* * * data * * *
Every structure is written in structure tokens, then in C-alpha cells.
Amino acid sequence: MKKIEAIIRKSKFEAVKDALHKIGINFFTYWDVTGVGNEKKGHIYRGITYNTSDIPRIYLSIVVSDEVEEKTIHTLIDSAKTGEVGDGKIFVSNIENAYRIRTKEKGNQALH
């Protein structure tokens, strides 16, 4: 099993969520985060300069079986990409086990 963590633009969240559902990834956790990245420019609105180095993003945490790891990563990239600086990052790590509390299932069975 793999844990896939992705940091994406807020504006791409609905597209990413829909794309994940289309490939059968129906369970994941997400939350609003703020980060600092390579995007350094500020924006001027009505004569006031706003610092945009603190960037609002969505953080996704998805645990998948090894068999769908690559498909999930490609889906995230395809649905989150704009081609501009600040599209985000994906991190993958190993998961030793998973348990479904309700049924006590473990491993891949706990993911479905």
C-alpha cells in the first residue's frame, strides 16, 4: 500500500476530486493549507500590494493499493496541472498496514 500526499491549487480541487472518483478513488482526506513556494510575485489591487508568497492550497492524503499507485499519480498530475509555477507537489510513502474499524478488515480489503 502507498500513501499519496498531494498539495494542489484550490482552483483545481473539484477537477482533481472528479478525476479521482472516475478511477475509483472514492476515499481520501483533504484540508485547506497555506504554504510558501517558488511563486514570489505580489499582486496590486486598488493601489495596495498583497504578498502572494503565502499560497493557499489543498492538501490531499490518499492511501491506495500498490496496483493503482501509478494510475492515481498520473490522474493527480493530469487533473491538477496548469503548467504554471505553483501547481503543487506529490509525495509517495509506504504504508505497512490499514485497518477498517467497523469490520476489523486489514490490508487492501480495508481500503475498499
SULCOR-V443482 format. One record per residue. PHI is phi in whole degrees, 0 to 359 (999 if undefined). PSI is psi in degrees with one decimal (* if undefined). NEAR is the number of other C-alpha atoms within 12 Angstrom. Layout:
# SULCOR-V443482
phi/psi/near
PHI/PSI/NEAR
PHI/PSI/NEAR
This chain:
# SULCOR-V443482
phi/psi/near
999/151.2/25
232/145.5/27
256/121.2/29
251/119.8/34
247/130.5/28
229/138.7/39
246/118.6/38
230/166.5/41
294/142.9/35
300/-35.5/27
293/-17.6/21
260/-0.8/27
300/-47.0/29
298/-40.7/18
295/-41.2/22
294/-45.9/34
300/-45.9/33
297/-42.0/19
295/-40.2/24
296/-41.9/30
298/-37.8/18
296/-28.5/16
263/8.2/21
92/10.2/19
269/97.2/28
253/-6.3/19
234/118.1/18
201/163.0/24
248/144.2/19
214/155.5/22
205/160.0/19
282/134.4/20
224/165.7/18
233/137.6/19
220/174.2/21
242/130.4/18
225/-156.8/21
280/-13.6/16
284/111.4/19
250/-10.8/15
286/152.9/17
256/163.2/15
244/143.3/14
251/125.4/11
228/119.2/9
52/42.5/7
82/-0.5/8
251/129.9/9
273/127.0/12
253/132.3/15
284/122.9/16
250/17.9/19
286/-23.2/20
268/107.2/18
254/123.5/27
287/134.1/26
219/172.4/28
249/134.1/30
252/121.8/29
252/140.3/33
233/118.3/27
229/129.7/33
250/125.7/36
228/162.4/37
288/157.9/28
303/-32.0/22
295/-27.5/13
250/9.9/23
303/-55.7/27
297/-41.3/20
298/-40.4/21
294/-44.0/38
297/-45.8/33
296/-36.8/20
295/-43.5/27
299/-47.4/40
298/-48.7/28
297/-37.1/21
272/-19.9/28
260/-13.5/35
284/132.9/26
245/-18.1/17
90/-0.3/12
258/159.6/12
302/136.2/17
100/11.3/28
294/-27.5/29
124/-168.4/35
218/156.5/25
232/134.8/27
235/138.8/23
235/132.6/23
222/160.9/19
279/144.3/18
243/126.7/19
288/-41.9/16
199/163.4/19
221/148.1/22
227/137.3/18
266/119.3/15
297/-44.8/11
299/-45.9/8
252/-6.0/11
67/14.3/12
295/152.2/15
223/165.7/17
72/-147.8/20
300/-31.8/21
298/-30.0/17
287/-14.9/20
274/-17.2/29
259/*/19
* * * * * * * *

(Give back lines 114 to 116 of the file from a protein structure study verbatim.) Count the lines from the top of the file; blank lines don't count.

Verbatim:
299/-45.9/8
252/-6.0/11
67/14.3/12